Helping him with Professor Torbert’s Orange Corn Grits are his son, and co-founder, Evan Rocheford, and Torbert’s wife Katie, who has come up with some interesting uses for Orange Corn Grits. We hear from both of them in the episode as well. Listen here.

Thanks to all three Rochefords for allowing me to share the story of Professor Torbert’s Orange Corn Grits. It’s an important story of reaching out with a helping hand to those in need across the world, from right here in our Indiana Home.

Photo of Torbert & Evan by Rachel Sale.

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Microwave Orange Corn Grits for One

Katie Rocheford

  • 1/3 cup Professor Torbert’s Orange Corn Grits
  • 1 1/3 cup water
  • Pinch of salt
  • 1 tsp butter

Place all ingredients in a microwave safe cooking dish (about 6 cup capacity). Stir lightly, cover and cook in the microwave on high for 5-6 minutes depending on your microwave’s power. After cooking is complete, leave it covered and let it sit 2 minutes. Then stir thoroughly and serve. Extra butter, salt/pepper, milk or cream, etc. may be added as desired.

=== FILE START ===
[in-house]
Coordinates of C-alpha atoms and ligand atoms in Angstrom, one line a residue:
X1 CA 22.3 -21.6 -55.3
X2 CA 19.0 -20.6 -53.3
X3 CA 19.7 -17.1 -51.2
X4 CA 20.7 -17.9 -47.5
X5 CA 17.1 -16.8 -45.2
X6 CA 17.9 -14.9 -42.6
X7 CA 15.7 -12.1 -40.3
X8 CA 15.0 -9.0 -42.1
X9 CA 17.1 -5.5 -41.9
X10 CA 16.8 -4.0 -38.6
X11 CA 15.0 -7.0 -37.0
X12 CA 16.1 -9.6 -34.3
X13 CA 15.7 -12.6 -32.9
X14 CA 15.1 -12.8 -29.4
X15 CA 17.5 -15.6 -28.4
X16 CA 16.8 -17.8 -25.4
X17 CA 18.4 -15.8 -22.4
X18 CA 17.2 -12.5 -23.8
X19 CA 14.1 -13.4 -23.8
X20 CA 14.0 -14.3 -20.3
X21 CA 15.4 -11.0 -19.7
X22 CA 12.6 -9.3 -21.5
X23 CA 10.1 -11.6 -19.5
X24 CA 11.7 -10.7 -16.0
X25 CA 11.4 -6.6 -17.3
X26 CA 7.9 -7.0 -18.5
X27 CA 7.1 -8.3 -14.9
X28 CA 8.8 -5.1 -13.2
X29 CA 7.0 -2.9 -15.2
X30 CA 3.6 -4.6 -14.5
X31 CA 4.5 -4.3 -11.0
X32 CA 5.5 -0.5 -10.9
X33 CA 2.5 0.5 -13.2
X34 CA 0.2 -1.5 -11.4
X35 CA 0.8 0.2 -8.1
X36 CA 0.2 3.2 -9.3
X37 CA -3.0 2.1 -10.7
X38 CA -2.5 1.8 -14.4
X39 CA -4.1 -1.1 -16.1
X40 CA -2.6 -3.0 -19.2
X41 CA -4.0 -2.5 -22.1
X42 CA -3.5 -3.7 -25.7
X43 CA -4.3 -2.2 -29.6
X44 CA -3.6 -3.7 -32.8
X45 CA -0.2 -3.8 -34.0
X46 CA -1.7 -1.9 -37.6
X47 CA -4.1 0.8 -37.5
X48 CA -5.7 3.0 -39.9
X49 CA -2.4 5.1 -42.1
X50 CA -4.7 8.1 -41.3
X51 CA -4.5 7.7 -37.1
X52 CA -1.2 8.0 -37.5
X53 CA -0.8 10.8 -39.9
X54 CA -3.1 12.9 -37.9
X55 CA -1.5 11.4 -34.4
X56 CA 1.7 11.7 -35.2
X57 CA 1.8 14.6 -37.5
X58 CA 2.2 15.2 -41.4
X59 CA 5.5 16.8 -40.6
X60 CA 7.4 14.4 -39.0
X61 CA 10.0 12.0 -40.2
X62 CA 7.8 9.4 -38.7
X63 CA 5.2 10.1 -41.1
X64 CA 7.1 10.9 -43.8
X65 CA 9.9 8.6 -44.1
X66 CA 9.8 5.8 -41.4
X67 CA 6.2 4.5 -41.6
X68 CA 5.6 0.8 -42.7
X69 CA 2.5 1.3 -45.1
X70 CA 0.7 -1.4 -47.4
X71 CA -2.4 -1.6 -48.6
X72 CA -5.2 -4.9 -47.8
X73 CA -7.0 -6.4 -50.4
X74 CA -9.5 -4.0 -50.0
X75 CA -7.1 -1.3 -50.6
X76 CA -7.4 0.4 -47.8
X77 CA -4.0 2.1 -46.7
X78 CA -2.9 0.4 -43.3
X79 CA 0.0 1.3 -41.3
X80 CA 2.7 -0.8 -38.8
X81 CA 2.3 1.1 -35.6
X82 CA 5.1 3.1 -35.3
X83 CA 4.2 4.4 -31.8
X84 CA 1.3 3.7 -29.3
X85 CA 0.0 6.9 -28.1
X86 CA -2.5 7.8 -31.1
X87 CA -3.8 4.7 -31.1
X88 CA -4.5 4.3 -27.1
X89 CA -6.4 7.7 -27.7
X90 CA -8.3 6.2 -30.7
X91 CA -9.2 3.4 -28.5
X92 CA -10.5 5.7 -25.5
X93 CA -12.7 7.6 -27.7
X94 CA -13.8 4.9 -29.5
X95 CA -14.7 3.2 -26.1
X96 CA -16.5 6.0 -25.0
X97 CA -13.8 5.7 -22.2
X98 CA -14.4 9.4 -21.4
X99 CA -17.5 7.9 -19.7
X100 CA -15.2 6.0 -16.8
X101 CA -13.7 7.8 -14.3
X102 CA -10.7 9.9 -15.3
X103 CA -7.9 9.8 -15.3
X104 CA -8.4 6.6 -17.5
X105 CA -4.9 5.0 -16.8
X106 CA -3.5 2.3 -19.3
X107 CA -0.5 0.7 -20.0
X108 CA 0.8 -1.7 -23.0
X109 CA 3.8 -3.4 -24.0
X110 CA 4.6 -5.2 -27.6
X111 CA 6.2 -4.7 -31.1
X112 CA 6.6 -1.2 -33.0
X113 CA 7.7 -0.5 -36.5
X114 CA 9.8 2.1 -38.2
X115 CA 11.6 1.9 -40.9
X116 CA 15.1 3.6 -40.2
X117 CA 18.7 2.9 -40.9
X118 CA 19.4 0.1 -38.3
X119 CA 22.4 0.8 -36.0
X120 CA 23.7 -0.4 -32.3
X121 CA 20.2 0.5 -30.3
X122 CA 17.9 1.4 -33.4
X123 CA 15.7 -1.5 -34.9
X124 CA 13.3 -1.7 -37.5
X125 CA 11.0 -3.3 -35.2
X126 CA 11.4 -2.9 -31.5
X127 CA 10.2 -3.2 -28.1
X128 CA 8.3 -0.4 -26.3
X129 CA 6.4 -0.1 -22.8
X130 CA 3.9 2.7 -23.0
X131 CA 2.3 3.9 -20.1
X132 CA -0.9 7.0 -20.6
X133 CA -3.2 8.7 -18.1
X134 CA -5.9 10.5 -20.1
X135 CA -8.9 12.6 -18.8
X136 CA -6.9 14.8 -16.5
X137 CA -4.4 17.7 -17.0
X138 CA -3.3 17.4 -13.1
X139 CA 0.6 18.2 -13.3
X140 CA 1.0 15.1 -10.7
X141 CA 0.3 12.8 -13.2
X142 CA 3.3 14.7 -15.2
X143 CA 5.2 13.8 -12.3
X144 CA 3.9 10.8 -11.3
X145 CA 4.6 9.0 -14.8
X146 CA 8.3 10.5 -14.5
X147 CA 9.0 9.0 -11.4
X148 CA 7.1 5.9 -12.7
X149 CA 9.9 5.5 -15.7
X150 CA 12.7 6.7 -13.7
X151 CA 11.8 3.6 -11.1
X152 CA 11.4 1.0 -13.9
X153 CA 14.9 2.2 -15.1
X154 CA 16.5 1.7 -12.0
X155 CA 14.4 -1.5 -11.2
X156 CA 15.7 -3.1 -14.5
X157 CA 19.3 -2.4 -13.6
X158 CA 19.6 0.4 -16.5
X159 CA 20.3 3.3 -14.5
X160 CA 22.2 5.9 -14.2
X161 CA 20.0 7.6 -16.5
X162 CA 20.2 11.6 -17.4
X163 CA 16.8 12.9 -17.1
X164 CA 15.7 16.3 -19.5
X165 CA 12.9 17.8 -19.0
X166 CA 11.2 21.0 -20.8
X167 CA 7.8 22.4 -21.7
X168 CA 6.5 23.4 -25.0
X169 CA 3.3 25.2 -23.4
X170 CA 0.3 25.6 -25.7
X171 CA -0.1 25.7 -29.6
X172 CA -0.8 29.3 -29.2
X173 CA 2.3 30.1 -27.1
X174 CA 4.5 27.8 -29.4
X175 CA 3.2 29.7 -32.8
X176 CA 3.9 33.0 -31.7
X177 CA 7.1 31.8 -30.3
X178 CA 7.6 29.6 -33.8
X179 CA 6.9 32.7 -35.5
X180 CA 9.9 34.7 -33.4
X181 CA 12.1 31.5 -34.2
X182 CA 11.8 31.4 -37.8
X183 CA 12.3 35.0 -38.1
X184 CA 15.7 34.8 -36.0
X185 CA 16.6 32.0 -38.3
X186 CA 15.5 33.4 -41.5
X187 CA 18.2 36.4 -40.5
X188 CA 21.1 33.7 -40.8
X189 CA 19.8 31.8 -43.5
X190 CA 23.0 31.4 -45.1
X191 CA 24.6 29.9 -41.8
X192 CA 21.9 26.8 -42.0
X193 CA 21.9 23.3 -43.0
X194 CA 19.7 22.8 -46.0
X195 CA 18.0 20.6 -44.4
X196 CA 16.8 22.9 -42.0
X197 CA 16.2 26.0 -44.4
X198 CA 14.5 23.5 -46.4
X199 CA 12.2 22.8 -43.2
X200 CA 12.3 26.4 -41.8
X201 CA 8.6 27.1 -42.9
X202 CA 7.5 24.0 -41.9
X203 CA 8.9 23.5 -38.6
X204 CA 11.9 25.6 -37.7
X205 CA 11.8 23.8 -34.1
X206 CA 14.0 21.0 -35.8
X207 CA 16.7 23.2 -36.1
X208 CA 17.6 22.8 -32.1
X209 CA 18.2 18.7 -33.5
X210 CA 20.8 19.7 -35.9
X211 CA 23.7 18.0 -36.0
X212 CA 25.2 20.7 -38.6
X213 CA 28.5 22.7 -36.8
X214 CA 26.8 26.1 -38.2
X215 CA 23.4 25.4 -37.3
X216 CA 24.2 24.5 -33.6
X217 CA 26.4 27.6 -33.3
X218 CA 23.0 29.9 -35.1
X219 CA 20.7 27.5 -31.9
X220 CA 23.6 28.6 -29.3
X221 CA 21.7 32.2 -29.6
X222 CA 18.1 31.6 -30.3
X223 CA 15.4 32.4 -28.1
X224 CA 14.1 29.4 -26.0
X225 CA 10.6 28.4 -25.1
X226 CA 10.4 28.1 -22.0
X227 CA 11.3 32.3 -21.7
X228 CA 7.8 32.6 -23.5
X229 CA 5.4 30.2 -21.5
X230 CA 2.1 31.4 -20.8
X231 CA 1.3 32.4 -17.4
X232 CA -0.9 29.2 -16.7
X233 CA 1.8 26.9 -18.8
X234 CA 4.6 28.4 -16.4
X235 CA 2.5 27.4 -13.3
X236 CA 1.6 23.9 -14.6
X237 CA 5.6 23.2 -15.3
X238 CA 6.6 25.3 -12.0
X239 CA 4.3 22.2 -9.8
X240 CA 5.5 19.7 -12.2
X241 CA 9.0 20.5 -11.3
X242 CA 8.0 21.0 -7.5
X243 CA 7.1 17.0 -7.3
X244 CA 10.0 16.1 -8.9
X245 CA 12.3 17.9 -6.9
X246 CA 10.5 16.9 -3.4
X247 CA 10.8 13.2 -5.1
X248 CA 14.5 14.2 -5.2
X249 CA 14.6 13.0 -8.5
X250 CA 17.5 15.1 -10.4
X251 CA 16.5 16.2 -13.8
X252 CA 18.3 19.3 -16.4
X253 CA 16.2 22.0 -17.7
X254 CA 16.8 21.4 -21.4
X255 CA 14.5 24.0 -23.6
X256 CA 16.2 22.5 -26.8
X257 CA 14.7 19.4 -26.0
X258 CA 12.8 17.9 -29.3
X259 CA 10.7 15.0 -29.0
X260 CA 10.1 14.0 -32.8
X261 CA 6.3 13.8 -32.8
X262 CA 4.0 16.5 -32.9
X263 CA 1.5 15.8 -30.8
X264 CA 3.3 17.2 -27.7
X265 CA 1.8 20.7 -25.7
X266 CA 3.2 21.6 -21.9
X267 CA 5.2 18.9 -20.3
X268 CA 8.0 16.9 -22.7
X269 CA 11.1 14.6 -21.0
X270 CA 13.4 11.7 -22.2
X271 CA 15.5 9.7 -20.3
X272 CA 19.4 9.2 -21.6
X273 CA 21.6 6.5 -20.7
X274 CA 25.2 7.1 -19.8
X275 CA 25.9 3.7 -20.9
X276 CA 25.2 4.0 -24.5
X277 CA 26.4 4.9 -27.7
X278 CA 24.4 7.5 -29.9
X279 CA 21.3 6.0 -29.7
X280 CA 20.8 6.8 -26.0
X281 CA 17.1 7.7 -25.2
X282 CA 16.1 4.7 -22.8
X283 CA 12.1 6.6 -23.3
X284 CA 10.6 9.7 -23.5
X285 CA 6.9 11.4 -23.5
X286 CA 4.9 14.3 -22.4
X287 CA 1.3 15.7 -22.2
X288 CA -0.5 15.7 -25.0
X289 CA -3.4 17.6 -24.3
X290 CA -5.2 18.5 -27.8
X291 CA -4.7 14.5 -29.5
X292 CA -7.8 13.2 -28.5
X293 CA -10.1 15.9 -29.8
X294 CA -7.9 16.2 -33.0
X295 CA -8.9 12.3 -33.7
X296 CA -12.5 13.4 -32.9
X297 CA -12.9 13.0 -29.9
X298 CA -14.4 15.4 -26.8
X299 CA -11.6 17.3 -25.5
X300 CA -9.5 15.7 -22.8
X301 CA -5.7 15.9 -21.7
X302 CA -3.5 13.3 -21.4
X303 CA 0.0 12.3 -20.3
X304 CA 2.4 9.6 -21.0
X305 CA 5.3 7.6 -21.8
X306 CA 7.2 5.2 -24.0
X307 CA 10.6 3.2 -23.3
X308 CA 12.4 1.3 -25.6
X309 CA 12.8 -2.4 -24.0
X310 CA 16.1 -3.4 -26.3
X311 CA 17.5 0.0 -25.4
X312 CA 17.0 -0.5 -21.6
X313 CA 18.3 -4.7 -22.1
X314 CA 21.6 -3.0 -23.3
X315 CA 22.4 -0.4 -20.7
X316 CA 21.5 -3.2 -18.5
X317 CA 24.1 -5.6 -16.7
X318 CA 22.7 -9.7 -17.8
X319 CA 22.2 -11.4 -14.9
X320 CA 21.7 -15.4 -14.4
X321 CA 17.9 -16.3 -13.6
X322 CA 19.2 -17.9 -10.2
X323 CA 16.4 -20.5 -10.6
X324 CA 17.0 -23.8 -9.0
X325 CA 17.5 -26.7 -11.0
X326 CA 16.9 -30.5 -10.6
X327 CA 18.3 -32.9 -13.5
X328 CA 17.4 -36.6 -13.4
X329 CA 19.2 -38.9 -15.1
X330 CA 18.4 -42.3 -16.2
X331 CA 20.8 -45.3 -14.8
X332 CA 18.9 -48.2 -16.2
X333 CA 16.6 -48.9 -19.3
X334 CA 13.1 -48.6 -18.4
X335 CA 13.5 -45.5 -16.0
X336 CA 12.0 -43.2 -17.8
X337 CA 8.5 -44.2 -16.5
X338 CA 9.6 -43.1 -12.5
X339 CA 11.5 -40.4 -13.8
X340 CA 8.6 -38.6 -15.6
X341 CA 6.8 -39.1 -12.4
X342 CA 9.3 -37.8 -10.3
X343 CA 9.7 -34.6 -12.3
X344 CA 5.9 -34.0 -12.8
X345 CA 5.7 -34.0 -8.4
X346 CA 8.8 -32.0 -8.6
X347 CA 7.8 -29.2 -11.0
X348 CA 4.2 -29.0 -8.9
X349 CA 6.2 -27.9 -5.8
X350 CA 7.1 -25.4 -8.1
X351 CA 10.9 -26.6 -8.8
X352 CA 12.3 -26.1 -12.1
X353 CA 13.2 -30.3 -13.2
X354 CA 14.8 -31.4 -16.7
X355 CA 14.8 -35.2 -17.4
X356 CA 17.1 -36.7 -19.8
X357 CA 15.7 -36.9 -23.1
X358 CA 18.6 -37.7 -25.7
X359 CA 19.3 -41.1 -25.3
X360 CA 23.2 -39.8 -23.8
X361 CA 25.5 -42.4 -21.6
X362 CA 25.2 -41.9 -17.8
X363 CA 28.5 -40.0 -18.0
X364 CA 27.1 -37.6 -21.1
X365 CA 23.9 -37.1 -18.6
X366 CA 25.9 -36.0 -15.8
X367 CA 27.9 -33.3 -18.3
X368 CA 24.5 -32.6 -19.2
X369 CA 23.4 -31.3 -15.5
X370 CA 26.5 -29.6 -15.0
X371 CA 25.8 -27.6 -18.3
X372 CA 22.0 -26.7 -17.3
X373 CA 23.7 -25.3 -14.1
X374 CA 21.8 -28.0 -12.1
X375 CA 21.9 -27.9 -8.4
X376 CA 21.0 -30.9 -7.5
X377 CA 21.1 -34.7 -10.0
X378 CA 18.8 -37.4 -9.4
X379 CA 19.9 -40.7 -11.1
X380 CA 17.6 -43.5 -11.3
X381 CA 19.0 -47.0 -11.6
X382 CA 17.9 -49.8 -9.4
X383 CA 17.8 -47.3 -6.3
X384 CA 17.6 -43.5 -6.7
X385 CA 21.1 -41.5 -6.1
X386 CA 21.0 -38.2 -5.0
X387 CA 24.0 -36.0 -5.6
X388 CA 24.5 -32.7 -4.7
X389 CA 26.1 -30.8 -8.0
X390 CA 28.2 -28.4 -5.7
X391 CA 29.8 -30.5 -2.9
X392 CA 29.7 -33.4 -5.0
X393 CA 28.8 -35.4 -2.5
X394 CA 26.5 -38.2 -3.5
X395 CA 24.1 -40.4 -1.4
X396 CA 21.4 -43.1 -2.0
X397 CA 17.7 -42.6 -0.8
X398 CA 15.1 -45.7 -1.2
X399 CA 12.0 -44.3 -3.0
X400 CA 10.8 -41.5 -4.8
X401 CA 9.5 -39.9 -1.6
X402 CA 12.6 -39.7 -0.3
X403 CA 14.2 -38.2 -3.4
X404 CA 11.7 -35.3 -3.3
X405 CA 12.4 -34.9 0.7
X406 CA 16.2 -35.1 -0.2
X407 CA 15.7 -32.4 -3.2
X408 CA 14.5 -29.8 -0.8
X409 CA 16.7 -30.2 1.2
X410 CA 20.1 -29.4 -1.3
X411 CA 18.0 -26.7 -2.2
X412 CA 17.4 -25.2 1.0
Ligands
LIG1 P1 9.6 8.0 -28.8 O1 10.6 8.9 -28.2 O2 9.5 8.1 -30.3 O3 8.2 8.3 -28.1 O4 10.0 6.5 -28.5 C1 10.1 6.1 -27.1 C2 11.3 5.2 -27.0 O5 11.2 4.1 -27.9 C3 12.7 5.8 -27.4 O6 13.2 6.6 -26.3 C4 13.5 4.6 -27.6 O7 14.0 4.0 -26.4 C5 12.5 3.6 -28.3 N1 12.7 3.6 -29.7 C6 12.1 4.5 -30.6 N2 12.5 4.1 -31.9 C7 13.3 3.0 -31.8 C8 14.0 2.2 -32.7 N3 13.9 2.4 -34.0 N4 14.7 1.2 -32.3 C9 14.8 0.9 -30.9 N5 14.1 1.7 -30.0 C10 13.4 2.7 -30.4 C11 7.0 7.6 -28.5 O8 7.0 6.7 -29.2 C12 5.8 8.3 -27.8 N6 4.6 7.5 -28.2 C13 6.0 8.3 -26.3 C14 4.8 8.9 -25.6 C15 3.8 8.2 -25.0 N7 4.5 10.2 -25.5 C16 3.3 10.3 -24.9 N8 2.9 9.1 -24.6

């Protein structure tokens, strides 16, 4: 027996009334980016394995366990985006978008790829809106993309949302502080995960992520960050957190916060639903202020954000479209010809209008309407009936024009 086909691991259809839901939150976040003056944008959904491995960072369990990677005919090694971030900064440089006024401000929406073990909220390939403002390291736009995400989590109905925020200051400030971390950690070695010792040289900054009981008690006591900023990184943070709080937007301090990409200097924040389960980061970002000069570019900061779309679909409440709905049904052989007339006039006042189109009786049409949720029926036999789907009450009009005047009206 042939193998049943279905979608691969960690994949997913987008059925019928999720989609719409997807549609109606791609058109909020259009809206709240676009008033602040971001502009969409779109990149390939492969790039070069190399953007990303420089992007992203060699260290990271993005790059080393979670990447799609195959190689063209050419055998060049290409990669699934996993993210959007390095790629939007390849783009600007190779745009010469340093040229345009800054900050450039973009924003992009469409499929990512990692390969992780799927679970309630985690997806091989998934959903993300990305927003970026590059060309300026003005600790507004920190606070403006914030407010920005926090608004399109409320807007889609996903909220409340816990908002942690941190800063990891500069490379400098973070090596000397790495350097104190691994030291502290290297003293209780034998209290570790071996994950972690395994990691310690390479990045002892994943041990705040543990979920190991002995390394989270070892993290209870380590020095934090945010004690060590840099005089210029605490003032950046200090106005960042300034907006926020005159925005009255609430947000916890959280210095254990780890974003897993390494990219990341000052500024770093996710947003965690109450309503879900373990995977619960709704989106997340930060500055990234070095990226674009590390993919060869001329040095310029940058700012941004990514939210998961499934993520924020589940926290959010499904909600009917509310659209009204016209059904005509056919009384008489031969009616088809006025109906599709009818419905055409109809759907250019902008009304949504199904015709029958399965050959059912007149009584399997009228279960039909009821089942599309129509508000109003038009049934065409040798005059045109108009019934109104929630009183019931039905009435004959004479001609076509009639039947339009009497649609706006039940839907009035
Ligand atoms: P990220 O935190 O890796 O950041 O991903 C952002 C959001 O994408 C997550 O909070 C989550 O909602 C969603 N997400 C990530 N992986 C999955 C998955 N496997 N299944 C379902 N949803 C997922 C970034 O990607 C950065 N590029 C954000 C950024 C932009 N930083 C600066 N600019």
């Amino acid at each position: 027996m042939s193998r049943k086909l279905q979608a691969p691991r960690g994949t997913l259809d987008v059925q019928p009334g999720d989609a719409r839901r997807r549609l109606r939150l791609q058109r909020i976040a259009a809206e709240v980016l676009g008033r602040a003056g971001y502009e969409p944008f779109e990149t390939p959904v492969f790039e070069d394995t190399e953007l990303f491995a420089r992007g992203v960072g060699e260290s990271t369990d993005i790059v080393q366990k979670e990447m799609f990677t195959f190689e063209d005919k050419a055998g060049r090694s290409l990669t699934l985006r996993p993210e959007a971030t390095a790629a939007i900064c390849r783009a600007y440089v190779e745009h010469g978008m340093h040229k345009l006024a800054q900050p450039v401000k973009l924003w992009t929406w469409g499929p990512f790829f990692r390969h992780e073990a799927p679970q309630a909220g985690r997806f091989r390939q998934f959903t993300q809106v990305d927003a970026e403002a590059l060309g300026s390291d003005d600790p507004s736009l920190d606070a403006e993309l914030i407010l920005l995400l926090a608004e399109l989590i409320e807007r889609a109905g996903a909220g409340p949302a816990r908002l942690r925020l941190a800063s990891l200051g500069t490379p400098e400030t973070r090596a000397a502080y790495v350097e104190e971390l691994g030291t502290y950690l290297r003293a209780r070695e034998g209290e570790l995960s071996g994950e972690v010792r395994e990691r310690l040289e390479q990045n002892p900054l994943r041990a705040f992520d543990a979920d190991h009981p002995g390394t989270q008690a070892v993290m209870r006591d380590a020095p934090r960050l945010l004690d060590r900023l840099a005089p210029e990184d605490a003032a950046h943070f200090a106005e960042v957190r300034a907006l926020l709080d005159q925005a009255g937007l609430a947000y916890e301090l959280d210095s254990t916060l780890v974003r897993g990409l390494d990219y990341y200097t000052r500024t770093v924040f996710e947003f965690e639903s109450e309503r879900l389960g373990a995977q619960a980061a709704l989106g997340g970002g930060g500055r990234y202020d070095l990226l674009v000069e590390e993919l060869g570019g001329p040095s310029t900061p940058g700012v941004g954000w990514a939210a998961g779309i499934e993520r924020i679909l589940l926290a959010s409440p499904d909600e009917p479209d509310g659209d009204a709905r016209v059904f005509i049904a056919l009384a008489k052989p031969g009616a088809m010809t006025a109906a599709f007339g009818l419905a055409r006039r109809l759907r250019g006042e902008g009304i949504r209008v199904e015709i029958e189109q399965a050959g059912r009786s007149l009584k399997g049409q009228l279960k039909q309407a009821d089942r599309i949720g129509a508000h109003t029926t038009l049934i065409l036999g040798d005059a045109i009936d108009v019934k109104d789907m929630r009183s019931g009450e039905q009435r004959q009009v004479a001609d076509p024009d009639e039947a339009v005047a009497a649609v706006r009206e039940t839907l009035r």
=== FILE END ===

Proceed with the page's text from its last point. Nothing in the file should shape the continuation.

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Lemon Polenta Cookies

by Carrie Vasios Mullins

Makes about 2 dozen cookies

  • 1/2 cup uncooked polenta (or Orange Corn Grits)
  • 1 1/2 cup all-purpose flour
  • 1/2 tsp salt
  • 1 cup granulated sugar
  • 12 T (1 1/2 sticks) unsalted butter, room temperature
  • 1 egg
  • 1 tsp vanilla extract
  • 1 T lemon zest
  • 2 T fresh lemon juice

Adjust oven rack to upper and lower positions and preheat oven to 350ºF. Line two baking sheets with parchment paper. In a medium bowl, whisk together polenta (or grits), flour, and salt, and set aside.

In a large bowl, beat together sugar and butter till light and fluffy, about 3 minutes. Beat in egg and vanilla . Add dry ingredients and beat until just incorporated. Stir in lemon juice and zest.